terment project launched in 2011 looking for 10 ideas to implement by 2020 — which narrowed a list of more than 4,000 ideas submitted by the community in September 2011 to 91 in December 2011, 30 in January and 10 last night.

Cancer fighters

Austin High School senior Matt Lunning reveals Downtown Austin a Destination Point as one of the final 10 ideas to be developed as part of Vision 2020 On April 18, 2012, at the Hormel Historic Home. Herald file photo


2B

FRIDAY, NOVEMBER 4, 2016

Austin Daily Herald

A special supplement to the AUSTIN DAILY HERALD

Austin flooding

Flooding and fixes

T

he city of Austin has survived quite a few floods during the past few decades. As the area experiences 50- to 100-year floods on an increasing basis, city staff implemented large-scale flood mitigation efforts to combat Austin’s flooding woes. Those efforts continue to this day. 1970s: Austin starts buying property located in areas prone to flooding to minimize damage caused to houses and businesses. The city would eventually acquire more than 275 residential properties and 10 commercial businesses as of 2014. 1993: Residents spent most of Monday, Aug. 16, recovering from a flood that swamped the area when the Cedar River rushed over its banks early Saturday afternoon. 2000: Austin's second largest flood takes place on July 10. The Cedar River floods to about 23.4 feet, or about 8 feet higher than its banks. 2004: The area's largest flood on record hits Austin on Sept. 15. The Cedar River overflows to a record 25 feet, submerging much of North Main Street under four feet of water. The flood prompts a serious look from city officials at preparing a new flood plan. 2004: Late in the year, after the city of Austin creates a plan to seek $27 million in Local Option Sales Tax funding from the state, a committee is formed to persuade residents to support the .05 cent sales tax increase in a 2006 referendum. 2006: The referendum passes overwhelmingly in November, allowing city officials to begin flood mit-

ABOVE: A man gestures as a truck trudges through rising flood waters hauling a forklift in September 2004. The 2004 was the area’s largest flood. BELOW: Mayor Tom Stiehm cuts the ribbon, reopening Main Street North in 2014. Herald file photos

igation efforts the following year. 2007: Work begins on various flood mitigation projects, including preparations for the North Main Flood Control project which covers the Cedar River in downtown Austin. 2008: Austin gets another massive flood on June 12, the third highest on record. The Cedar River overflows its banks to about 22.4 feet. 2010: Austin gets its sixth-highest flood on record on Sept. 24 but sustains minimal damage thanks to previous flood mitigation efforts. The Cedar crests at about 20.6 feet. 2012: In summer, work on the largest portion of the North Main Flood Control project is delayed as the city works with Sinclair Oil to sort out contamination issues on a former Main Street gas station the city planned to acquire as part of the project. 2013: Work starts on the North Main Flood Control Project in December. 2014: By November, about 95 percent of the North Main Flood Control project, including new flood walls, a raised North Main Street, and new substations, are finished. 2015: The flood wall project is completed and Austin unveils the Pillars of the Community Program to recognize 76 community members. 2016: In July, the first Pillars of the Community honorees are announced: George Hormel, Jay Hormel, Dick Knowlton, Dick Schindler and Jon Erichson. On Sept. 21 and 22, Austin’s flood mitigation efforts are put to the test with a storm that drops 3 to 4 inches and more to the north.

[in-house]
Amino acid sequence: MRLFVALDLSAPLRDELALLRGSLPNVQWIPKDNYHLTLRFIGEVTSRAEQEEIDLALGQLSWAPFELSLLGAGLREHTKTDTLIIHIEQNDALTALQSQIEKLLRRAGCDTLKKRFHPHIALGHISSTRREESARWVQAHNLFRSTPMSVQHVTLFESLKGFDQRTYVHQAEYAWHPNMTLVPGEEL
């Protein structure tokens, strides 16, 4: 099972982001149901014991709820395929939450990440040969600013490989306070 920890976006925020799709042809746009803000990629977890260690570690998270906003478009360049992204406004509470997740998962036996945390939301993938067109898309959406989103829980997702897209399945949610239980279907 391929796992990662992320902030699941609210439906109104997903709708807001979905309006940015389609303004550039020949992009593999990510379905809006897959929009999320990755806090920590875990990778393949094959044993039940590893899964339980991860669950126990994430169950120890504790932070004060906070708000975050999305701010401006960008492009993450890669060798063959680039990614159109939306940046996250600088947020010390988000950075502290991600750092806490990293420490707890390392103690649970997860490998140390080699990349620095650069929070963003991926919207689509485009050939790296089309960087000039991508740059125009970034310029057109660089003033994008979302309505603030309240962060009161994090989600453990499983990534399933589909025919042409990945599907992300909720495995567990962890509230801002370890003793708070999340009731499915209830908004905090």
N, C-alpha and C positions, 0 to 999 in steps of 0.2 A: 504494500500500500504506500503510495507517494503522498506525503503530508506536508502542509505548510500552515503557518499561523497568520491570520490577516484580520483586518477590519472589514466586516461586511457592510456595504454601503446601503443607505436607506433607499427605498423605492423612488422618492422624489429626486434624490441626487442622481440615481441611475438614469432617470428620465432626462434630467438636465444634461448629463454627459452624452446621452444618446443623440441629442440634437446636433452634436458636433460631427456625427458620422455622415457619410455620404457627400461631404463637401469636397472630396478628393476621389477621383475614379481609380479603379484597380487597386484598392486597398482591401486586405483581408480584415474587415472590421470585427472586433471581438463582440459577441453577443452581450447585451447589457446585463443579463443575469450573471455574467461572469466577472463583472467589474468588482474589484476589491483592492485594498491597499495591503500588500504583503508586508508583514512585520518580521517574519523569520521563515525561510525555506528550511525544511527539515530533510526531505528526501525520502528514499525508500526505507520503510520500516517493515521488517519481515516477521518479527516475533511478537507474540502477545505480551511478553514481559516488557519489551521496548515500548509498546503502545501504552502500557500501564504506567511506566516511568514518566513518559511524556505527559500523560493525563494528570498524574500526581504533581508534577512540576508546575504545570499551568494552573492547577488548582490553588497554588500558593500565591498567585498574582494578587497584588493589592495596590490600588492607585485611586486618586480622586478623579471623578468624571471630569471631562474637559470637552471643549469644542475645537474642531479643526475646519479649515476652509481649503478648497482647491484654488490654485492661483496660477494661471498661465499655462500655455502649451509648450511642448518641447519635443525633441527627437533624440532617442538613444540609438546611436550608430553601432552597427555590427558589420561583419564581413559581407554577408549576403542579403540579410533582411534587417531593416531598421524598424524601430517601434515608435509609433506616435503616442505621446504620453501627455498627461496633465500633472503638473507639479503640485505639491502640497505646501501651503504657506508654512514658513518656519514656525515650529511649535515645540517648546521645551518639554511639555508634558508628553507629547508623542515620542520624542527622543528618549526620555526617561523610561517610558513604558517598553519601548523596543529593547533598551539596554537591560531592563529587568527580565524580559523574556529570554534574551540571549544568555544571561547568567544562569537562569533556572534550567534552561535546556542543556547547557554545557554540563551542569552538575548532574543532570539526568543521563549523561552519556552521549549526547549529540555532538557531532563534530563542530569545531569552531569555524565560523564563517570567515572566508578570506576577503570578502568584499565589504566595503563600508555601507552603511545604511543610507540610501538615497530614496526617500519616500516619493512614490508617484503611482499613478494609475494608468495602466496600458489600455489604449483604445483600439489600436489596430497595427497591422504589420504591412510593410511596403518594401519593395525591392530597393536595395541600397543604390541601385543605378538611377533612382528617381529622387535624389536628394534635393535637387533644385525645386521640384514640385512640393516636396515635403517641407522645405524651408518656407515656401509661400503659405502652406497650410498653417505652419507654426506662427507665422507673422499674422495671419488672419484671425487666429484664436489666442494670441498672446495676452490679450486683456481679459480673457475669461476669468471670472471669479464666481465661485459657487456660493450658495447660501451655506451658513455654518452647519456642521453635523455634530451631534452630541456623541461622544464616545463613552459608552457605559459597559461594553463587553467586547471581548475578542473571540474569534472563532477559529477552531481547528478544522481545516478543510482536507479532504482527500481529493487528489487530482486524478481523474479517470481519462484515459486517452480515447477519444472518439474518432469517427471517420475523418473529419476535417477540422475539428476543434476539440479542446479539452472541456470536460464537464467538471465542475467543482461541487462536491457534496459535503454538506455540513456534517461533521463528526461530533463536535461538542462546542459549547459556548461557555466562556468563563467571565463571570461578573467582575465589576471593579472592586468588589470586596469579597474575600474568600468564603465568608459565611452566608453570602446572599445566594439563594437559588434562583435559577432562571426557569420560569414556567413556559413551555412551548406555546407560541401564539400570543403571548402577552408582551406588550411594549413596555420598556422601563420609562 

History highlights Weather from 1991 to today •On Oct. 31, 1991, a Halloween blizzard and ice storm brings much of the state to its knees. •On June 27, 1998, strong winds hammered southeastern Minnesota during a brutal windstorm that wreaked havoc around Mower County, knocking over mobile homes and cutting power and telephone lines around the area. •On June 17, 2009, a tornado hits Austin, damaging homes and buildings, ripping up trees from their roots, flipping cars and knocking down power lines. The northern part of the city was most damaged with Todd Park and the Jay C. Hormel Nature Center among areas hardest hit. •On June 17, 2010, another storm hits the Austin area and Albert Lea and the communities on the outskirts of Austin like Blooming Prairie. But with ideal conditions for tornadoes that day, Austin residents were aware that the tornado could switch and head toward the city at any time. •In 2011 and 2012, dry conditions lead to a prolongued drought across the region. •On Sept. 5, 2012, a storm knocks out KSMQ’s primary broadcast tower. •On May 2, 2013, Austin has measurable snowfall for the first time on that date as a 9 inches of wet, heavy snow falls.


A special supplement to the AUSTIN DAILY HERALD

Celebrating 125 Years

FRIDAY, NOVEMBER 4, 2016

3B

Community/Education This story appeared in a Sept. 25, 2013, tab celebrating the opening of I.J. Holton Intermediate school.

A new era for Austin schools

I.J Holton Intermediate debuts new approach